Dawn of a New Age

The cultural paradigm shift to modernism swept through the Western world during the industrial revolution in the 19th century. In America, modern society glorified itself as the leading edge of progress in an homogeneous culture guided by Christian values. Manifest destiny and divine providence provided moral imperatives for colonialism and cultural hegemony, and set the stage for corporate expansion in the 20th century. The presumptions of modernism catapulted America from the horse and buggy era of the wild west to the gas-guzzling opulence of a superpower.

The imperialist economic model served post-war America well during periods of corporate expansion. With international interests protected by puppet governments and the US military, and with domestic interests secured by indebted politicians, corporate America courted the expanding middle class with cheap oil and cheap commodities on the backs of underpaid labor and commandeered resources.

In today’s global community there are few opportunities to exploit underdeveloped countries without repercussion. Without colonial nations to exploit, corporations focused on resources closer to home; they cannibalized other corporations and exploited the credit reserves of the middle class to generate profits. Free market capitalism, a euphemism for unrestricted corporate capitalism, has demonstrated a blatant disregard for the rights of the people, developing countries, the environment, and in 2008, the corporate banking industry defrauded the market itself. The collapse of the banking industry threw the global economy into a devastating recession from which the industrialized world is still struggling to recover.

Homes and life savings were lost. The public was betrayed by the economic institutions and political establishment responsible for securing the commercialized American dream. Corporate capitalism went from supporting the rise of the middle class to becoming the instrument of its demise. With the middle class in jeopardy and the political process undermined by the virulent rhetoric of culture war, we find ourselves at a critical juncture in history where the democratic ideals and humanitarian values of modernism are on the chopping block.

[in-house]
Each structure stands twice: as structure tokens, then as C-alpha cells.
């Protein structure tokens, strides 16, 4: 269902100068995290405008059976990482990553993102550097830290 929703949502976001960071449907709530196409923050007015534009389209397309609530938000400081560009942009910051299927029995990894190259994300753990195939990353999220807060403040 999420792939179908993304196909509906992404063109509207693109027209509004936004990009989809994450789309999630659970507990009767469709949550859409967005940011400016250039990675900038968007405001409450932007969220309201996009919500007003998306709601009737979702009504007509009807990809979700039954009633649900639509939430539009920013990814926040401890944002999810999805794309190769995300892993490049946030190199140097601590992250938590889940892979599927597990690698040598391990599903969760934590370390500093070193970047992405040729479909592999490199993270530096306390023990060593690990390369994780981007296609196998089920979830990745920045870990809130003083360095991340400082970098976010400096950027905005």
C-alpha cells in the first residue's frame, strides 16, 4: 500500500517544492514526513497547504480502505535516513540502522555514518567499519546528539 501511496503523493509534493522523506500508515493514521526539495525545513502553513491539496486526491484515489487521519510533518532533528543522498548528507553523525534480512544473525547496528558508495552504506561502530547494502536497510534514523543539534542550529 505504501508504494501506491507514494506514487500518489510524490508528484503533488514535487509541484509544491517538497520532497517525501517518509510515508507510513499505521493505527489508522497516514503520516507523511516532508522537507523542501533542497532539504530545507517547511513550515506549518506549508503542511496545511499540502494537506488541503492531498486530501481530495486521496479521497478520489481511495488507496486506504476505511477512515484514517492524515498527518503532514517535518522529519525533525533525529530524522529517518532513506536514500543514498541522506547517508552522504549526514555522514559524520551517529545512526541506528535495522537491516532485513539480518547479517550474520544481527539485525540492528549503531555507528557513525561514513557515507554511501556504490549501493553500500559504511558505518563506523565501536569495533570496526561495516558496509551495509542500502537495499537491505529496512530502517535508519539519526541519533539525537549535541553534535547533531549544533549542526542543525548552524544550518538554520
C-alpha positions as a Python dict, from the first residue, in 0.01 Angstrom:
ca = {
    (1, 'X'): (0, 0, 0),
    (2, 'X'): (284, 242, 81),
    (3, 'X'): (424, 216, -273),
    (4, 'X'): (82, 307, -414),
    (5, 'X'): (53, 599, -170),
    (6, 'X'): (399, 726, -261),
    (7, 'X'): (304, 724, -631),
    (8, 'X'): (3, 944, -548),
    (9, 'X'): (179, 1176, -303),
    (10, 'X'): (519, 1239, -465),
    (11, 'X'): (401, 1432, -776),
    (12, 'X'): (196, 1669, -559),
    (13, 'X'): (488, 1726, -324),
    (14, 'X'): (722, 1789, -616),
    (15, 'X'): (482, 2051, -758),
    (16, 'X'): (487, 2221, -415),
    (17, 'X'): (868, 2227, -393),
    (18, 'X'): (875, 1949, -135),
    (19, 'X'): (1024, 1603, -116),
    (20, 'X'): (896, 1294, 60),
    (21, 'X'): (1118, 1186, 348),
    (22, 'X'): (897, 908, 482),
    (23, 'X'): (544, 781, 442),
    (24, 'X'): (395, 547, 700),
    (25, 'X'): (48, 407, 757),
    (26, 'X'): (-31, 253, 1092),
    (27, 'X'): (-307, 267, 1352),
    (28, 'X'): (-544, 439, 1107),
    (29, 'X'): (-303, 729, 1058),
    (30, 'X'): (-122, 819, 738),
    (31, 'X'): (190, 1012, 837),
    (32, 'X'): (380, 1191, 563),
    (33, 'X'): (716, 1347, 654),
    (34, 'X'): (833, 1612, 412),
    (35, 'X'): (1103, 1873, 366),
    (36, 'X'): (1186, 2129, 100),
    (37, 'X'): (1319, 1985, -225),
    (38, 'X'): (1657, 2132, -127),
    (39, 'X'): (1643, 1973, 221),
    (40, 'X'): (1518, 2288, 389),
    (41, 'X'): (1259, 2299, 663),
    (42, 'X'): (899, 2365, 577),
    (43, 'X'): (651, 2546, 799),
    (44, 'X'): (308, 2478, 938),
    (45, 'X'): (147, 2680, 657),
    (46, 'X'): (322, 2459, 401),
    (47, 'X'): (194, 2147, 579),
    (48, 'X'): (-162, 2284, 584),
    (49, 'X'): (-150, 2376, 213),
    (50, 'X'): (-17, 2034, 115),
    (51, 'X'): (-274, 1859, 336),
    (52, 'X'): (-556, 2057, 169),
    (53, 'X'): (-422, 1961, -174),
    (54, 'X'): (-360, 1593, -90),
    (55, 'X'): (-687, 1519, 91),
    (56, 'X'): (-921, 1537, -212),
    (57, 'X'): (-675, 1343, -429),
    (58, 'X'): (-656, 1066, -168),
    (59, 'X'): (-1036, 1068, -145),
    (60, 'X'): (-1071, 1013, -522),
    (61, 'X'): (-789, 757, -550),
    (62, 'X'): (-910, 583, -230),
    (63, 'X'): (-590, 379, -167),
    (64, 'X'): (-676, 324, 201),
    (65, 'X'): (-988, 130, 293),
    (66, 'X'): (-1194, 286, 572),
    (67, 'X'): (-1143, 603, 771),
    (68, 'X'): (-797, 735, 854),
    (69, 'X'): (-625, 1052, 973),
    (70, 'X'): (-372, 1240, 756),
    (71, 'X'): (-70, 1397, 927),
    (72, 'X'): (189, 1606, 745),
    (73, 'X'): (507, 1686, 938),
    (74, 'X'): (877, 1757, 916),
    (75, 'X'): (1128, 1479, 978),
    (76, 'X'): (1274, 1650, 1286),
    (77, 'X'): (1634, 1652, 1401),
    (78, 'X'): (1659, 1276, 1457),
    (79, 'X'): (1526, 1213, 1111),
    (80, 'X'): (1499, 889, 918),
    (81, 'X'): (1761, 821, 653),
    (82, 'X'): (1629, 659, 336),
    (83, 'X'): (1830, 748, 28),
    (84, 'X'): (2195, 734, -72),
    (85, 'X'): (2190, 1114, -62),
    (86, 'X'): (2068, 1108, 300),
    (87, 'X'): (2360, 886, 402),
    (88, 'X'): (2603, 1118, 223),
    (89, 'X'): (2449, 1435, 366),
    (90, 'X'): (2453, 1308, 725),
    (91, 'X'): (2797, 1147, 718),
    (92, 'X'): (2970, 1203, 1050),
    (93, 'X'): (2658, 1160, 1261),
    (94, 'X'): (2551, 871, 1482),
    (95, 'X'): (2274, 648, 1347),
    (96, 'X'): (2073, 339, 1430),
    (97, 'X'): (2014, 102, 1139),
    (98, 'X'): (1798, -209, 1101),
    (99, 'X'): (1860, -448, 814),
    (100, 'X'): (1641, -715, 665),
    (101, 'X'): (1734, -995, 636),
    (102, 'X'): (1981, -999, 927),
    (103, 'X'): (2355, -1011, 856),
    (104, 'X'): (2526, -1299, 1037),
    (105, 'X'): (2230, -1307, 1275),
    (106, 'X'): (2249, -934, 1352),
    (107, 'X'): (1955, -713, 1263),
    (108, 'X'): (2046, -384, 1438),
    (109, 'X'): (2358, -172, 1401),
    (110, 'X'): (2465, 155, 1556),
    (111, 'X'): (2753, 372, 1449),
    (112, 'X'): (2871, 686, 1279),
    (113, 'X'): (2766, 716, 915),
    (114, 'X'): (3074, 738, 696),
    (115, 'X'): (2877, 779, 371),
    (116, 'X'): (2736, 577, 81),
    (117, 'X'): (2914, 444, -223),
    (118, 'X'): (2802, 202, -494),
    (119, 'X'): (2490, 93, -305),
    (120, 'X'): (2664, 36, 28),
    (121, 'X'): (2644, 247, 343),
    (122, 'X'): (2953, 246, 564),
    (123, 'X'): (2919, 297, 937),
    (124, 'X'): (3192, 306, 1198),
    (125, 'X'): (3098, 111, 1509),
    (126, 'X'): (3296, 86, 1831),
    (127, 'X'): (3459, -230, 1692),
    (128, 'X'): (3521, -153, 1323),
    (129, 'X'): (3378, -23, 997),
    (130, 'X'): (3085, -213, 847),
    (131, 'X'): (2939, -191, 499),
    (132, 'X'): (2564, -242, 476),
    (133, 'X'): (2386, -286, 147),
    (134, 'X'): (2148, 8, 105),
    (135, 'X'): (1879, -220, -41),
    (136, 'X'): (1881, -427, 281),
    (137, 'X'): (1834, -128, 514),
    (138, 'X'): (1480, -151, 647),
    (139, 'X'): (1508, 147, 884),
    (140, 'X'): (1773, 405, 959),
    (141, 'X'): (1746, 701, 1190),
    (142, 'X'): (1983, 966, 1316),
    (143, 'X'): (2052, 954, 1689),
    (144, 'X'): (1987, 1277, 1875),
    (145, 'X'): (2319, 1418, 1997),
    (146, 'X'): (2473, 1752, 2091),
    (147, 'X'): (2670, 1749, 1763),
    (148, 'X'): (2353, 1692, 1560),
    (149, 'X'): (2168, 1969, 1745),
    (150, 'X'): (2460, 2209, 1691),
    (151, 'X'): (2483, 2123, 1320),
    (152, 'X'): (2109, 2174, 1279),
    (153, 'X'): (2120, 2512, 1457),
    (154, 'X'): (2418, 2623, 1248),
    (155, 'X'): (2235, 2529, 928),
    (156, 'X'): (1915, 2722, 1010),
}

Corporate banking and oil companies, without remorse for the inflated profits and risk-taking that precipitated the economic collapse, continued to report record profits while middle and working classes carried the burden. Working class conservatives found themselves trapped in poverty by the free market policies and political obstructionism of their elected politicians. They were waiting for a trickle down of riches while the rich just kept getting richer.  

The reckless business practices of underregulated corporations and corporate subversion of the political process through electioneering are issues that have gone largely unexamined behind the culture war smokescreen. Under the spell of right-wing media, middle America continues to believe their corporate overlords are benefactors even as they forfeit their rights and privileges and live with the consequences of corporate controlled government.

In a political shell game, working class conservatives are duped by the misdirection of culture war into blaming the political opposition for the inequities of free market capitalism. They buy into convoluted reasoning and betray their own democratic ideals to protect their traditional way of life. In turn, conservative politicians, elected to protect the prejudices of the working class, betray their voters as they become proxies for corporate sponsors.

Subjugated politicians showed their true colors when they stonewalled the legislative process and impeded the economic recovery during the Obama administration. At the crux of the impasse, Republicans in congress rejected political compromise as they represented corporate interests under the pretense of preserving Christian values and traditional way of life. Tea Party politicians in particular made every effort to disrupt the political process and limit the ability of congress to legislate corporate reforms.